MOST of Canada's pioneers of the dance have been migrants from England. One of the first of these was a young lady from Lancashire who settled in Winnipeg.
Gweneth Lloyd was born in Eccles in 1901. She studied dancing and natural movement at the Liverpool Physical Training College, then moved on to the Ginner- Mawer School of Dance and Drama in London, where she acquired a knowledge of Greek dancing and, from Margaret Craske, the classical technique.
Gweneth Lloyd was ambitious with an unquenchable energy. She was aware that she had a talent for organising, but she could make little headway in her native land. As middle age approached and with a European war looming, she decided it was time to make a move. In 1938 with her pupil and lifelong friend Betty Farrally she transplanted herself to Winnipeg, Manitoba, where she set up her Canadian School of Ballet. She never looked back
She found herself in the grainbelt. Life was rugged but there were no restrictions. Culture was scarce but there was music, the indigenous teachers of dance were tappers and musical comedy primitives. She had to overcome a certain prejudice but the field was open. Lloyd had visions of creating a great Canadian ballet; within a year she had a flourishing school, and from this she established the first professional ballet company in Canada. There was no opposition from rivals.
Lloyd was a creative artist and a prolific choreographer. Between 1939 and 1958 she wrote more than 50 ballets using a great variety of styles and subjects. Among her outstanding choreographies were the Wise Virgins, Finishing School, a comedy western The Shooting of Dan McGrue, and The Shadow of the Prairie. The latter ballet was made into a film by the National Film Board of Canada.
The company grew and prospered. She imported male dancers from abroad. She delegated responsibilities and was a very able director. Perhaps her greatest honour was in 1951 when a Royal Command Performance was given for the visit of Princess Elizabeth and Prince Phillip - and from this followed a Royal Charter, which gave her company the distinction of being the only Royal Ballet in the Commonwealth.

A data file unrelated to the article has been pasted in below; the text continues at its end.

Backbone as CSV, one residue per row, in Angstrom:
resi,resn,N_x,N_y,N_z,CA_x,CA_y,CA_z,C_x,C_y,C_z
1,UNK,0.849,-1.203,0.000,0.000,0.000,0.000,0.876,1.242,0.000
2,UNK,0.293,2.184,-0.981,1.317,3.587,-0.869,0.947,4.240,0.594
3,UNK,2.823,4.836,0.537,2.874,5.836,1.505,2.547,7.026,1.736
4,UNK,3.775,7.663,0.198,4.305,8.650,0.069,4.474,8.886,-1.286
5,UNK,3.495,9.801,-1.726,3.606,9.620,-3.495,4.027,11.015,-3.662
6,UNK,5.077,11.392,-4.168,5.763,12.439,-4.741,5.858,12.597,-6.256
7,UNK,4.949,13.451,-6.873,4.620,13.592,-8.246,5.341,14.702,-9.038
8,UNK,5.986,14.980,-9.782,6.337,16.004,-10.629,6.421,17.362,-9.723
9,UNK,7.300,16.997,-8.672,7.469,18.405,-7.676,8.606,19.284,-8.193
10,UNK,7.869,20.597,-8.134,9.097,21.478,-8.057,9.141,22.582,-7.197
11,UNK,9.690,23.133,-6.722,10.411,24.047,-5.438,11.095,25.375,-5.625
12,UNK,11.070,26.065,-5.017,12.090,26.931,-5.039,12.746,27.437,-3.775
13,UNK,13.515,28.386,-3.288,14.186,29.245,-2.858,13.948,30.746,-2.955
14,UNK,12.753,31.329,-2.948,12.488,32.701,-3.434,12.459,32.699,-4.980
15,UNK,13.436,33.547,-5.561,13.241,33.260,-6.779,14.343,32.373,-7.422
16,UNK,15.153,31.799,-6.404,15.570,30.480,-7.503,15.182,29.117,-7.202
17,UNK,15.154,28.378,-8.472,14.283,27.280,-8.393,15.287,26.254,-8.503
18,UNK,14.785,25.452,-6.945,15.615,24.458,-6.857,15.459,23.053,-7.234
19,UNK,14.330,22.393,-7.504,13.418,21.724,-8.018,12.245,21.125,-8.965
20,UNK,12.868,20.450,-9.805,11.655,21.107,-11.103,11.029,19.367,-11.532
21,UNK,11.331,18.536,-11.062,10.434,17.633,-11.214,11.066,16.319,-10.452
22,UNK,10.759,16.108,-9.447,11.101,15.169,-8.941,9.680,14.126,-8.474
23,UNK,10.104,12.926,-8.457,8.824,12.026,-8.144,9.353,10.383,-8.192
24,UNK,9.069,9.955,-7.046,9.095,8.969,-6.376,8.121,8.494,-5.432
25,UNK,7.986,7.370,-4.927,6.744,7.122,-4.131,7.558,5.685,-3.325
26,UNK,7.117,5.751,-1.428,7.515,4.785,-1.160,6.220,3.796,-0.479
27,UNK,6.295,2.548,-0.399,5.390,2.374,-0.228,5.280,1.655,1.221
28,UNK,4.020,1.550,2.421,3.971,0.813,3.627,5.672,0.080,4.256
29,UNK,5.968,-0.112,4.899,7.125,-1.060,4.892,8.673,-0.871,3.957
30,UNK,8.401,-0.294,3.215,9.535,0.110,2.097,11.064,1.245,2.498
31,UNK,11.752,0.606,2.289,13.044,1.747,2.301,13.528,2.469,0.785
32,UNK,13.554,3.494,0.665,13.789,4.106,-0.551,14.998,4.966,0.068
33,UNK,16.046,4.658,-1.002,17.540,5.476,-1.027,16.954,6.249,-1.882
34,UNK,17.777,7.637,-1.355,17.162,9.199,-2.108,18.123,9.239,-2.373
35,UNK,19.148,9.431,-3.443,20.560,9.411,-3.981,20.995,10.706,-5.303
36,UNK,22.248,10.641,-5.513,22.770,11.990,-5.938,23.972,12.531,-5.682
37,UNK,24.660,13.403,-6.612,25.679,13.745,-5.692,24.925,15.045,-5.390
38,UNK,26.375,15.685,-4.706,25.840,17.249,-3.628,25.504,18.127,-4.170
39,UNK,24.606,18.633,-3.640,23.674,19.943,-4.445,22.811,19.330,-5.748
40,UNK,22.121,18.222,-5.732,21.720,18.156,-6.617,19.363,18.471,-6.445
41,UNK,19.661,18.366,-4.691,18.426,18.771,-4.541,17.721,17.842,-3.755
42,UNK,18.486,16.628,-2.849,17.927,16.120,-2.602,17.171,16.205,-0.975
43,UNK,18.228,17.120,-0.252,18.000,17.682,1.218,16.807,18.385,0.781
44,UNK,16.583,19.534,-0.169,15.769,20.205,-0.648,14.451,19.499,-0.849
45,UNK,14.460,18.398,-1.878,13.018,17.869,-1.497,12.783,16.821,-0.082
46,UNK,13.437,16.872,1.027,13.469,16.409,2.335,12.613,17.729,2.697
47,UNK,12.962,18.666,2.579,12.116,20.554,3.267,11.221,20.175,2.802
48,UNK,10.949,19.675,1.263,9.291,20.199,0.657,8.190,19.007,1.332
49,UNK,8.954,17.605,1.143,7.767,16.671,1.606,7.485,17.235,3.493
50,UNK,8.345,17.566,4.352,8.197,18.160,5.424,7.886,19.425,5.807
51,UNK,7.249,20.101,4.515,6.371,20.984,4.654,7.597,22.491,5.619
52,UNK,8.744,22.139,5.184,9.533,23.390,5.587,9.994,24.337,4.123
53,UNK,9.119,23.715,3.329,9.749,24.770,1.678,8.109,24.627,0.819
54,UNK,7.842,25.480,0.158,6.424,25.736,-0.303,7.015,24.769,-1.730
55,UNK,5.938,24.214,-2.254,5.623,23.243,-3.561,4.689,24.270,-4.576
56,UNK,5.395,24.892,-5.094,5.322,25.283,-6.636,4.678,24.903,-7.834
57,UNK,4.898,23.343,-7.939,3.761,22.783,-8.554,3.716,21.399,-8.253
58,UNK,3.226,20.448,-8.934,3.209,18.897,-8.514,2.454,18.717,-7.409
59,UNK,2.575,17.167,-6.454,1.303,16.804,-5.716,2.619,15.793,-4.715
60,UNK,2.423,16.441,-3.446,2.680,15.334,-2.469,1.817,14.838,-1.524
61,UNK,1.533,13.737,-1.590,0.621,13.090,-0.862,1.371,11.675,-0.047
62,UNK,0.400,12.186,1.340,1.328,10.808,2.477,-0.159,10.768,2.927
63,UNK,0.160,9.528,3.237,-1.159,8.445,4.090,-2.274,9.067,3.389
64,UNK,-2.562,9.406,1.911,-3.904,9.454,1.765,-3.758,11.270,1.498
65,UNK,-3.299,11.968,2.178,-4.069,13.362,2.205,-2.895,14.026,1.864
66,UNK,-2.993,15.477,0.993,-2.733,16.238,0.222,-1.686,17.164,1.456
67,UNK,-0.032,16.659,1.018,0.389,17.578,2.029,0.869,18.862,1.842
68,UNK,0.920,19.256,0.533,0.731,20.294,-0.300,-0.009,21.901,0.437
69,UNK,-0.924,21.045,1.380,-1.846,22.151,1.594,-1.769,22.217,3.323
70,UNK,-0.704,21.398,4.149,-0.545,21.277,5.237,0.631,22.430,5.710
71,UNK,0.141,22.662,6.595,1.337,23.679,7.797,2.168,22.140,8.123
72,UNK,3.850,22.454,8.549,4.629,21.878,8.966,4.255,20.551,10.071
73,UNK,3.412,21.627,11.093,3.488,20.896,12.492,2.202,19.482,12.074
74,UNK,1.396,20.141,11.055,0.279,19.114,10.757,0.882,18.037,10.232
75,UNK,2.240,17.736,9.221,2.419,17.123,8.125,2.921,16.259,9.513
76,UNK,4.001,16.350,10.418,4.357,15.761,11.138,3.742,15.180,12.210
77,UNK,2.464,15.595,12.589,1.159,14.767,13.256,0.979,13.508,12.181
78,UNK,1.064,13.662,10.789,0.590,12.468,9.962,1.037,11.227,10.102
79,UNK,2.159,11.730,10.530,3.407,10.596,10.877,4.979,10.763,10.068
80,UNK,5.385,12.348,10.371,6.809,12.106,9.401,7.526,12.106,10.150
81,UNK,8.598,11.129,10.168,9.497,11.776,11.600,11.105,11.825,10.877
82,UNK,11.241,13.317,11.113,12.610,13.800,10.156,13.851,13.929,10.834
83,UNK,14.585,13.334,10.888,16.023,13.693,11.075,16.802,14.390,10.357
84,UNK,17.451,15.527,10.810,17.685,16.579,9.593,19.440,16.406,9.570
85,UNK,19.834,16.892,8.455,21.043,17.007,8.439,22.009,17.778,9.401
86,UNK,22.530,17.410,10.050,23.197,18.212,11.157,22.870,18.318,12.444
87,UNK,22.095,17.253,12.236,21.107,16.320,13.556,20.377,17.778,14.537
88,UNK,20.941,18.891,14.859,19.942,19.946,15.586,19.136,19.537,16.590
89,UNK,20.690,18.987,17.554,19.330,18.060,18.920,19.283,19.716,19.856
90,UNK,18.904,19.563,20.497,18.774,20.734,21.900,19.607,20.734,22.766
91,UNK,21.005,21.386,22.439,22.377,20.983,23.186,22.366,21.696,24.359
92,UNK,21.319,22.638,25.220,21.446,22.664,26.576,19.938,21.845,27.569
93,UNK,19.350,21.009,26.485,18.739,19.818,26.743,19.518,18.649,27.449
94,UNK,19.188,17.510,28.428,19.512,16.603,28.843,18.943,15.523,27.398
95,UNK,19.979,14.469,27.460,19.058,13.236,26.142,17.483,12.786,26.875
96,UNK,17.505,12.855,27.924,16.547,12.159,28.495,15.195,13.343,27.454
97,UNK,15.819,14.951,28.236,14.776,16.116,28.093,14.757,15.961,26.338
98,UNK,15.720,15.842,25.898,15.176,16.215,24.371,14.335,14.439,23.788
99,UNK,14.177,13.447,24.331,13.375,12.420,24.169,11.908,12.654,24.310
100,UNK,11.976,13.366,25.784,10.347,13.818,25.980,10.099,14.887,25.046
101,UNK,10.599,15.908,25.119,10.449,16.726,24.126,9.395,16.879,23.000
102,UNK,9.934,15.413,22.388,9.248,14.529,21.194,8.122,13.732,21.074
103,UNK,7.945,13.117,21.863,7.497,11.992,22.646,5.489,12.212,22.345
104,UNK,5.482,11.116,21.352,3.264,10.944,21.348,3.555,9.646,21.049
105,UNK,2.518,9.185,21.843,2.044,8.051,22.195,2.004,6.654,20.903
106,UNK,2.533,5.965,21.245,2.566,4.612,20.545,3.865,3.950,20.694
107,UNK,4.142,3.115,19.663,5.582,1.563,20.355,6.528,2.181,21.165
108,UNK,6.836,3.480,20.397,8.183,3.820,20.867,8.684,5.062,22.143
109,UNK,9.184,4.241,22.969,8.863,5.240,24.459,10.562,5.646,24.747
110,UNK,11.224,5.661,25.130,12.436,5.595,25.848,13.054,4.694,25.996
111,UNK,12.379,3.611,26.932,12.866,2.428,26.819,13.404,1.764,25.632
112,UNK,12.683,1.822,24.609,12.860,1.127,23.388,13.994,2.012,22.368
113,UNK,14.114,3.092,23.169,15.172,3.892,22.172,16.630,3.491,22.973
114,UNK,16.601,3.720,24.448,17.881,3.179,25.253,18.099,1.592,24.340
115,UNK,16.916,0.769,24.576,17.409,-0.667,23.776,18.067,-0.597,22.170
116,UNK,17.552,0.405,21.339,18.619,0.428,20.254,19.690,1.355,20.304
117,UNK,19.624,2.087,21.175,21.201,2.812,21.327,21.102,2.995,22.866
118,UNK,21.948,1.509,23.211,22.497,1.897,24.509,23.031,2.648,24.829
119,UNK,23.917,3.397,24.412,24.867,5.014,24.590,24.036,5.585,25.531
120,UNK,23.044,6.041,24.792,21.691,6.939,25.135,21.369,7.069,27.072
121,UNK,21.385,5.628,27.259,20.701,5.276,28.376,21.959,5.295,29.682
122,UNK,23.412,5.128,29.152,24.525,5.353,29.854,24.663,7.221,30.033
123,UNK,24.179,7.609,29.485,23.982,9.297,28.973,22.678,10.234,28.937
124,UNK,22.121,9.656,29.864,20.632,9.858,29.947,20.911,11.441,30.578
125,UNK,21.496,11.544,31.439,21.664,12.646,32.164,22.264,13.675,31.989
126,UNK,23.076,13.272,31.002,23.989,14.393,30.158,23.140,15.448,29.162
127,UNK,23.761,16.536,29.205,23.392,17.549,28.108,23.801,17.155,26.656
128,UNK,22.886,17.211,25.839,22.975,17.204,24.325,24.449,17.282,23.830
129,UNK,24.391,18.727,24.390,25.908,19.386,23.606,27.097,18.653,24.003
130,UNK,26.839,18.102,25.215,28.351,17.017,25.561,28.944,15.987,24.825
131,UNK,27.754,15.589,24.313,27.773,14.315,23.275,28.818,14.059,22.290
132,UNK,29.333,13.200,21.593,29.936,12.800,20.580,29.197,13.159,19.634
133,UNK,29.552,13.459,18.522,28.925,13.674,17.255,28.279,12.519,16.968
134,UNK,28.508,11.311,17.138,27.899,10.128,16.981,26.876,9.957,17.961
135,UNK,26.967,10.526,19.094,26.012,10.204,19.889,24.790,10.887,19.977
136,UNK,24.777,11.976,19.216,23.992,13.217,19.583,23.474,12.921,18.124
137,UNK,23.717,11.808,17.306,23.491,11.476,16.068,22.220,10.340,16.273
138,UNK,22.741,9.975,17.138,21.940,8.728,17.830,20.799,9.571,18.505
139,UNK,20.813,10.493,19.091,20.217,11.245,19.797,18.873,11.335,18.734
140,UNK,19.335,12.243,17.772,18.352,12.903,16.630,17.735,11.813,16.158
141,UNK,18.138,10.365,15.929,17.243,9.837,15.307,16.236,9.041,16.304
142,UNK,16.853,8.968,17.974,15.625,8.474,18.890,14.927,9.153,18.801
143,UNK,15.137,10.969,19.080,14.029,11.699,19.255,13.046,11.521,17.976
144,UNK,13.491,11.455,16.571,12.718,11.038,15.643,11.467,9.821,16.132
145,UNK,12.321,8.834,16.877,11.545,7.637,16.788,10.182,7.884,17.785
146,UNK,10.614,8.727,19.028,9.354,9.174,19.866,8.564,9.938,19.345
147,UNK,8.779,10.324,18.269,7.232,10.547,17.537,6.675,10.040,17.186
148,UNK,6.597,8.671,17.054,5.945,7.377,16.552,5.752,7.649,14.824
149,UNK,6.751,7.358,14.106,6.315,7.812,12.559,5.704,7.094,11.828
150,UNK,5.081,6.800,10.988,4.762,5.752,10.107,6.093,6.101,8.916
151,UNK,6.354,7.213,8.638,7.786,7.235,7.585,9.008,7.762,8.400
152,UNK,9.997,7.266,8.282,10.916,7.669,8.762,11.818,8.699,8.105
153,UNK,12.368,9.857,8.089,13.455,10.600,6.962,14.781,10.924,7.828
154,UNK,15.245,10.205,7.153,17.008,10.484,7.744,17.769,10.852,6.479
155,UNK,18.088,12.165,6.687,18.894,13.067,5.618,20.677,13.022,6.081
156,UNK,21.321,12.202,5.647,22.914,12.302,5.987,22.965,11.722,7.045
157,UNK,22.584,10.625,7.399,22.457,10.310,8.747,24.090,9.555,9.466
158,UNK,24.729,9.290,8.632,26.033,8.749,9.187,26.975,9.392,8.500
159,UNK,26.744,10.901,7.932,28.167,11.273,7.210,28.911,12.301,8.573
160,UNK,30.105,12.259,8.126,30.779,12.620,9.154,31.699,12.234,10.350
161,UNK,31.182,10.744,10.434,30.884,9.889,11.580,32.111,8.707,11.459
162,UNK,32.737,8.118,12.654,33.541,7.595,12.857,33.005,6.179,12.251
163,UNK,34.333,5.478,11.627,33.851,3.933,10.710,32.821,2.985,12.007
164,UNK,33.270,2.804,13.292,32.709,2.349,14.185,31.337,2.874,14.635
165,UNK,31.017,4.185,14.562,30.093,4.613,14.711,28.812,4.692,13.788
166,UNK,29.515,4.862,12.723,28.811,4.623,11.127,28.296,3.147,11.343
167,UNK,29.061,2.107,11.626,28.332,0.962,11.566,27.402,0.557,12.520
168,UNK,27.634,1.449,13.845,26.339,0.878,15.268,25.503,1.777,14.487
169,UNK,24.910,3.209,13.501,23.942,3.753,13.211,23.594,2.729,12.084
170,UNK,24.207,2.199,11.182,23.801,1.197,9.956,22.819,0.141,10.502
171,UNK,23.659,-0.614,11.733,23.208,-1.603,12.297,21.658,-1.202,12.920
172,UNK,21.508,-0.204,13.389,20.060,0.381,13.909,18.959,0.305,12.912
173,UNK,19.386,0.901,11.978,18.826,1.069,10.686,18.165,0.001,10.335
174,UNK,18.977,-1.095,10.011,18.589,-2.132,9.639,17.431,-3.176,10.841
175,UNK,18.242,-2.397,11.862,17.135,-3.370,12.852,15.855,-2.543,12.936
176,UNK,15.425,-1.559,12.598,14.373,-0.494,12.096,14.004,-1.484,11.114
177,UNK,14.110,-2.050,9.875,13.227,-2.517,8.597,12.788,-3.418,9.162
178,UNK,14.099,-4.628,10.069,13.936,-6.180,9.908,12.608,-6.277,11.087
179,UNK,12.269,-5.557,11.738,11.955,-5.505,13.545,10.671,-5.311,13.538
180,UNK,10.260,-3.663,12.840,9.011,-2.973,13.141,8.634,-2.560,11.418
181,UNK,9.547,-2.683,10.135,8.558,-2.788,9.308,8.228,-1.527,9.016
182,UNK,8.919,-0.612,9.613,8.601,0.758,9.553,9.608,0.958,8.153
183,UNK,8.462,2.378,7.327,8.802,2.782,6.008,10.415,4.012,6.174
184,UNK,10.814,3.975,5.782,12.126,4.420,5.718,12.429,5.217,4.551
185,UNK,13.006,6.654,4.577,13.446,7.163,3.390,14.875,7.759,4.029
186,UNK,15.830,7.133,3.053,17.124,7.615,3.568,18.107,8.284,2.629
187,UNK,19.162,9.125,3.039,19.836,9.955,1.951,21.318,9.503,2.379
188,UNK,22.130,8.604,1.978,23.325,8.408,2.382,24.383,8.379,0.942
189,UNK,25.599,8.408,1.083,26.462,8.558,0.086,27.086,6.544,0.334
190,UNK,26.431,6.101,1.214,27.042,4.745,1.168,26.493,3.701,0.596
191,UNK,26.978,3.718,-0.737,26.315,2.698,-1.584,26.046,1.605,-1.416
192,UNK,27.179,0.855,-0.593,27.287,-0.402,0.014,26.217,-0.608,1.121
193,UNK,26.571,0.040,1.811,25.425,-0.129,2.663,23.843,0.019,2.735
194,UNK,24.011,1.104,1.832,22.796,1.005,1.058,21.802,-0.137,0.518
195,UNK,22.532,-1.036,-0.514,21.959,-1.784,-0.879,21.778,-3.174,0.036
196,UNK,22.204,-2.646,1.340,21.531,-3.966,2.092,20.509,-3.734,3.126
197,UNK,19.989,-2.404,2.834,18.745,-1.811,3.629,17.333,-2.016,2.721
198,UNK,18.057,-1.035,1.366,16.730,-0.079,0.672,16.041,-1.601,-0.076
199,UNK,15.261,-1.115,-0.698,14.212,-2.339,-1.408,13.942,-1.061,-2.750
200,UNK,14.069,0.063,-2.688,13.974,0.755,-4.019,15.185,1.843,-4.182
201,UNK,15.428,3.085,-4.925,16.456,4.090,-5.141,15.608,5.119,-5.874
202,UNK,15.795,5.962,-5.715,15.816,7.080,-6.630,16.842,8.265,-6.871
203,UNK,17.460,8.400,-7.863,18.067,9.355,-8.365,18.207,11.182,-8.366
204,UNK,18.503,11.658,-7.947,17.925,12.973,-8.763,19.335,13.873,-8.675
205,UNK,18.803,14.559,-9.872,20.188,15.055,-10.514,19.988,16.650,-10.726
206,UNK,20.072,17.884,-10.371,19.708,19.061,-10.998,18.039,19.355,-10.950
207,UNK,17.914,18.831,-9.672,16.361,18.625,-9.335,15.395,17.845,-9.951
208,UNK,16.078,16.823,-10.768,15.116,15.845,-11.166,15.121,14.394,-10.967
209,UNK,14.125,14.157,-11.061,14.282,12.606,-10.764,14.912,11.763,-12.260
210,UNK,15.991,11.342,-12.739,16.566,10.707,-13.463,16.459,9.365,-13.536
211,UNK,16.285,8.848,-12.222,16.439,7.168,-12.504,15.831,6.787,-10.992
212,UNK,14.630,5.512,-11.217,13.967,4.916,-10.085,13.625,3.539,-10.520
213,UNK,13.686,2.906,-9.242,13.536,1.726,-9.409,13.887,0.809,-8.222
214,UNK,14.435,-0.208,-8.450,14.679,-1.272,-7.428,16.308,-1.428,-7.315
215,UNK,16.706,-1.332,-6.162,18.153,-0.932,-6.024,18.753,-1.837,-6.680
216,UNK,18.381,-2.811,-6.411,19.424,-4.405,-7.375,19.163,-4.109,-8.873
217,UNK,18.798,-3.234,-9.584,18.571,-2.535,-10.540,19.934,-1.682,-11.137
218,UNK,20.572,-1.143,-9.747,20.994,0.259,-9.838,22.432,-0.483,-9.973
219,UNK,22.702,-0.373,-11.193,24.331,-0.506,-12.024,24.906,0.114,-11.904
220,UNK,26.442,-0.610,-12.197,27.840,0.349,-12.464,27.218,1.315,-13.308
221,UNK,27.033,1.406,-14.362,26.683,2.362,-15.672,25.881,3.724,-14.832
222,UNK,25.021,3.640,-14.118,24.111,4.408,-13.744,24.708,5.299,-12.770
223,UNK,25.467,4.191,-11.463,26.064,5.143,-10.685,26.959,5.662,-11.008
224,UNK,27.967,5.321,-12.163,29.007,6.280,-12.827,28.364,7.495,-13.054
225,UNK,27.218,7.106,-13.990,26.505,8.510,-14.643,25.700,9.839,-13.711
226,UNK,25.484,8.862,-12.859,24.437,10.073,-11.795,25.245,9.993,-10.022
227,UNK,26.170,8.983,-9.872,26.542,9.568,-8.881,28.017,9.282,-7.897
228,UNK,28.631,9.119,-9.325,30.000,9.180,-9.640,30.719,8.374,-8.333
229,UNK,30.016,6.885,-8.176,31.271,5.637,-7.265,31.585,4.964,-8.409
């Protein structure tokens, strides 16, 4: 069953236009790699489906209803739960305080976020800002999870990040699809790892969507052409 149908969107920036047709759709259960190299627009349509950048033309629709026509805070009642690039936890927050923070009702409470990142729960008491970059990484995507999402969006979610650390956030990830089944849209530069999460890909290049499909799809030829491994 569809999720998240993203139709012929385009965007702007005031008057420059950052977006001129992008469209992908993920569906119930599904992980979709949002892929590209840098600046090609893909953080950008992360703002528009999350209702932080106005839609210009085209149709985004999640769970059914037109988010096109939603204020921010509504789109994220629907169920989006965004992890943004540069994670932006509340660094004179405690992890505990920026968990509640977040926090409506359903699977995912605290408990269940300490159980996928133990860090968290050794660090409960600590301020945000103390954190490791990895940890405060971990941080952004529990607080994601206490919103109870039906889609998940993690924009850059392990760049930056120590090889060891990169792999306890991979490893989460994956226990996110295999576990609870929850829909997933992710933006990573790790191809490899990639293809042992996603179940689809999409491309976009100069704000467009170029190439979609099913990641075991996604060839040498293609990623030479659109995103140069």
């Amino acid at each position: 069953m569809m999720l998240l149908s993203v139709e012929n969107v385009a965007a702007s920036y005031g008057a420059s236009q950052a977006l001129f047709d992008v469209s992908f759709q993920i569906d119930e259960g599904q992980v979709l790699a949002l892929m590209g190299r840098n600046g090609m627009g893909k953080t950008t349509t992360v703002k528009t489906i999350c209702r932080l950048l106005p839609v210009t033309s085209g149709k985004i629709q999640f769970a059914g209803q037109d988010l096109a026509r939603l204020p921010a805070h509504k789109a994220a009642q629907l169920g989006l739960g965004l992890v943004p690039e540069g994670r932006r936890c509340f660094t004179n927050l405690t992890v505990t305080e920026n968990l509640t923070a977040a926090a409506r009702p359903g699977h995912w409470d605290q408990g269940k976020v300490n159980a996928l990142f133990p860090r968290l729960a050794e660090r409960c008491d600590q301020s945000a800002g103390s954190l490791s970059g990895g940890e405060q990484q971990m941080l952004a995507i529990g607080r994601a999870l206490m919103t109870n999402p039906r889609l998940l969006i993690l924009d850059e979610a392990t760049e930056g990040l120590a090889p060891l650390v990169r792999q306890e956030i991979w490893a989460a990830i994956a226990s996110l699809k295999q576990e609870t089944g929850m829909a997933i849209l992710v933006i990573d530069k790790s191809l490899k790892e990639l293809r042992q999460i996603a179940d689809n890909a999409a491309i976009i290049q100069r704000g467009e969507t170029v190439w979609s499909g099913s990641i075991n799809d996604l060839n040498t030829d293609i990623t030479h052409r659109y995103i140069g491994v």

She fed upon success opening branch schools in many areas and afer 20 years had reached her pinnacle. It must have been a considerable shock when the Board of Directors she had appointed to safeguard the company, calmly gave her the sack. They considered it time to bring in a new young artistic director. Undoubtedly she had her problems with the Board and their lack of understanding of her achievements. There had been an occasion in 1951 when the New York impresario Sol Hurok offered the company a tour of the States and the Board turned it down considering the offer 'financially insufficient'.
Lloyd did not fight with the Board. When she heard their decision she was off at a trot to the next assignment. Her replacement, Ruthana Boris, a Russian ballerina from the Ballet Russe de Monte Carlo, lasted only two years in the driving seat, after which one of her leading male dancers, Arnold Spohr, was appointed and he was able to hold the reins for several decades, guiding the company to international fame and success.
Meanwhile, Lloyd established her second Canadian School of Ballet, in Toronto; but by this time a new Canadian ballet had been created in the city by Celia Franca from the Royal Ballet in London. Gweneth left her disciples and moved on, settling in the Okanagan Valley. She developed a chain of schools from north to south throughout the province, while living in Kelowna, British Columbia.
From 1948 to 1967 she was Ballet Director of the dance division of the Banff School of Fine Arts. The Banff summer school of ballet prospered over the years becoming one of the most prestigous seminars that attracted leading teachers from abroad.
Joy Camden, a leading Legat teacher, who worked with Gweneth during the Fifties as teacher-repetiteur to her company told me that: 'Gweneth was a very creative artist and an excellent teacher and a charming person beloved by all who worked with her.'
In 1968 Lloyd received the Officer Order of Canada and lived long enough to see her work mature and expand. Some of her dancers received international recognition. Evelyn Hart, one of the leading ballerinas in today's company, won a gold medal in Varna in 1980.
Gweneth Lloyd, truly pioneered ballet on the prairies and implanted a tradition.